|Subject||Re: [firebird-support] Transactional Commands in Stored procedures.|
In the case of debugging, audit trails, and error logs you could use external tables as writes to them are not bound by transactions (the record will be written regardless of the issuance of a commit).
On Tue, 22 Jul 2003 07:34:30 +0200, Tim Ledgerwood wrote:
>At 06:26 PM 21/07/2003 +0200, you wrote:
>>MI>�&�can't to know that there can't be any DDL statements��and
>>transactional commands in stored procedures &�triggers. I
>>DDL statements are not allowed, but couldn''t get the reasons
>>MI>�for not allowing Begin Transaction, End transaction, commit,
>>MI>�Can anyone tell me why this is so..?
>>I'd say that, given Firebird's ability to automatically roll back
>>the work done by a failed statement (including also stored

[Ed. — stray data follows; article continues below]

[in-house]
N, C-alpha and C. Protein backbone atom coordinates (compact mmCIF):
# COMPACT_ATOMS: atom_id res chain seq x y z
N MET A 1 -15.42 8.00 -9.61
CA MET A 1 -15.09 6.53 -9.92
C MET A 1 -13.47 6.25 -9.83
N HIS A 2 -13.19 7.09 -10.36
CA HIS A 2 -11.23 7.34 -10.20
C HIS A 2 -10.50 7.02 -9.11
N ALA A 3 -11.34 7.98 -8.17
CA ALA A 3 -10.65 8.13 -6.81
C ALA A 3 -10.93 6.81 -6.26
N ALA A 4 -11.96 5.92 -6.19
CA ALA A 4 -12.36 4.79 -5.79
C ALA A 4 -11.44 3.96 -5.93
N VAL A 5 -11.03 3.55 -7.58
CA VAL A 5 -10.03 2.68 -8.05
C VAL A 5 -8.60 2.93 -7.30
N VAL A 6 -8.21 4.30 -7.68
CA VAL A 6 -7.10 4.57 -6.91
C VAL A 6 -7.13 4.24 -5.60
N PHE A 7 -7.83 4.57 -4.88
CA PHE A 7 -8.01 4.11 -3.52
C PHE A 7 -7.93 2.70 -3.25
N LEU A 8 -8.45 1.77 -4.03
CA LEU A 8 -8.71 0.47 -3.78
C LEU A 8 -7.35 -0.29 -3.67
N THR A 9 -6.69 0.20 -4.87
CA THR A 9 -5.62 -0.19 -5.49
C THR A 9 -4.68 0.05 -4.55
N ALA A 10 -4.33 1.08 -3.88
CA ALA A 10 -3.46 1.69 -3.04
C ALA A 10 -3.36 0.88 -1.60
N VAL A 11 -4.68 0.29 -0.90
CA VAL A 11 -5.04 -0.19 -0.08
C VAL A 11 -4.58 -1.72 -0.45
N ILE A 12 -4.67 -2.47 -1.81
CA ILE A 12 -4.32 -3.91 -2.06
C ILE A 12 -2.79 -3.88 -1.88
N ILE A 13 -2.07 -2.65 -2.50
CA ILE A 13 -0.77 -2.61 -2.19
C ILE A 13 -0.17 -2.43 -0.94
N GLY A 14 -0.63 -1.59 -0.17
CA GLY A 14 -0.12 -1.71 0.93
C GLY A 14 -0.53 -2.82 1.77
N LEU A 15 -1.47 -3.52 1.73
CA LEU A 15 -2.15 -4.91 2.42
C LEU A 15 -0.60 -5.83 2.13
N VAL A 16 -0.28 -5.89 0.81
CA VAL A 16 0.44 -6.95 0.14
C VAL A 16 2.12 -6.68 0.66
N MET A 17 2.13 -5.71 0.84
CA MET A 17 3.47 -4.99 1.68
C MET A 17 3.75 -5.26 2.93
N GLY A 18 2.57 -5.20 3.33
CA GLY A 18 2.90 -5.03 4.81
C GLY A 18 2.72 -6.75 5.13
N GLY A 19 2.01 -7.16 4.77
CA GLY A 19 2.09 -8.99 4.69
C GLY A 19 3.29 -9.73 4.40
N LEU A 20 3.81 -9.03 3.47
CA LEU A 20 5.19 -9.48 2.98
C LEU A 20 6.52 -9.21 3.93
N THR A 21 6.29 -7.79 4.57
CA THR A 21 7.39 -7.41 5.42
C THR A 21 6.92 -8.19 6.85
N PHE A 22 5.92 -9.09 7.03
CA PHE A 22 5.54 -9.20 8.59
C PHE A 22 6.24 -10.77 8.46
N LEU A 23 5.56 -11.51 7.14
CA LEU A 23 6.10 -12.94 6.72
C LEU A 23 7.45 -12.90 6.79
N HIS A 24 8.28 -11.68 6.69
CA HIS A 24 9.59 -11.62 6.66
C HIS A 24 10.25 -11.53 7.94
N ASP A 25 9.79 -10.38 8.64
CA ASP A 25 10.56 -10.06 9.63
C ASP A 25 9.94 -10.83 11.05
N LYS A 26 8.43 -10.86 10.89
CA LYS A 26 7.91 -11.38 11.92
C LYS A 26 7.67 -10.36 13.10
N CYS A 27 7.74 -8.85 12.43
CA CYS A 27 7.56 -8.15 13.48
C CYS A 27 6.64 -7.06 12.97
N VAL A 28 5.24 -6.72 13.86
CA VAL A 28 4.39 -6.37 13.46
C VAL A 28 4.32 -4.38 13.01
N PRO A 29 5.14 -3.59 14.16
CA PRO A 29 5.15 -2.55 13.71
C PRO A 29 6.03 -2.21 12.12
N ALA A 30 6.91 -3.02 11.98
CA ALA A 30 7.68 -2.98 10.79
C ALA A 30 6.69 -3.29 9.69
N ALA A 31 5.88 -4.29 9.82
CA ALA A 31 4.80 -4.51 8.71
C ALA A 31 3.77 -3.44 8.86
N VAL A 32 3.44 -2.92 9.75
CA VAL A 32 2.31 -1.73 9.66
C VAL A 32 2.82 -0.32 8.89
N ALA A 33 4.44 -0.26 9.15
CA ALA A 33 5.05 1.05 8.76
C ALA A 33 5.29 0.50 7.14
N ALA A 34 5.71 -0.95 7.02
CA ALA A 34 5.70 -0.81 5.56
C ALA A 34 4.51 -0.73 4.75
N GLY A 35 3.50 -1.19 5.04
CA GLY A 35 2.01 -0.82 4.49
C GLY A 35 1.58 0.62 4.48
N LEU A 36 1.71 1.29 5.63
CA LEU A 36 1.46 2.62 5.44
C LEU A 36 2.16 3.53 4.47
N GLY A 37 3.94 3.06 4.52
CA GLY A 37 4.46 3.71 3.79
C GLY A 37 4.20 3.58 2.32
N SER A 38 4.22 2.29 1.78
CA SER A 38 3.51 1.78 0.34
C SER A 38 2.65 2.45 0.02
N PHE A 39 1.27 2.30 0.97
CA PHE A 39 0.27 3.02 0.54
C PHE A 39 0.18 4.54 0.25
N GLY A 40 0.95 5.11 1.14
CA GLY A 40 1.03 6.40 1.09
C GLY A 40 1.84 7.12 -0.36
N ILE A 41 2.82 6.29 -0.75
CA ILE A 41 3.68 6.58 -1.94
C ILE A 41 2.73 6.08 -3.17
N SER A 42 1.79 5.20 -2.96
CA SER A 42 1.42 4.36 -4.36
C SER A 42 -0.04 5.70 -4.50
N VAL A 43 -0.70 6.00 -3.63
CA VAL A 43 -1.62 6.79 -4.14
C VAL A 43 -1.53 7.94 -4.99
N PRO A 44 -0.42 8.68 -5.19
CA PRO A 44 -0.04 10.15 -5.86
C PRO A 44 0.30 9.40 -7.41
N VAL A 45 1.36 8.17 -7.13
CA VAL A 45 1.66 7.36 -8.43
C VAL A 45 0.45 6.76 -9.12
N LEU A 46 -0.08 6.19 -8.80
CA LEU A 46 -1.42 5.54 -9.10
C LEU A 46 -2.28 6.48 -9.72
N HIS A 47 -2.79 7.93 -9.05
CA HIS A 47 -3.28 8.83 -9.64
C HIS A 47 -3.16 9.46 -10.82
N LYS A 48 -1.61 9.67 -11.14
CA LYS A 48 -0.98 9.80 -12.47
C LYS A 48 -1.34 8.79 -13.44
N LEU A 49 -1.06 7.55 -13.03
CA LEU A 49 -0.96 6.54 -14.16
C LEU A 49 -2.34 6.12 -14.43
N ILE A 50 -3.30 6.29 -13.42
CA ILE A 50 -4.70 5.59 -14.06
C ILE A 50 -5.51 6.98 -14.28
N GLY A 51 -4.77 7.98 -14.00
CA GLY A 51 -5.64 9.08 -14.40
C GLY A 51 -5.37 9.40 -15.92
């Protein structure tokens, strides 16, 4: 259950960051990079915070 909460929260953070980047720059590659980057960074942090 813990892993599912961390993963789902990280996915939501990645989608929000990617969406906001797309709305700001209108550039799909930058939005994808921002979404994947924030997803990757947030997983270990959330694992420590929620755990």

>>transaction control in triggers and stored procedure is neither
>>nor desirable. What do you need it for?
>Its a very useful thing. In Sybase, you can have a stored procedure
>calls other stored procedures. (As you can in many DBMSs). So what
>do is something like this :
>DECLARE PROCEDURE MYPROCEDURE
>INSERT INTO THISTABLE
>INSERT INTO ERRORLOGTABLE
>(X, Y, Z)
>So it allows you (in the above example, anyway) to do an audit trail
>what is happening. Error logging is the thing I have seen it used
>often, but I have also seen other examples. Basically, as soon as
>more than just one thing in a procedure (i.e., as you would in
>having transactions within stored procedures becomes useful.
>The one place I have seen it mis - used is where a developer will
>use it to
>do something that should have been done in client - side code - for
>example, where two things happen which should both be in the same
>transaction context. Because the developer has included the
>context within two separate stored procedures, it means that they
>separate transaction contexts, and so the use of transactions is
>[Non-text portions of this message have been removed]
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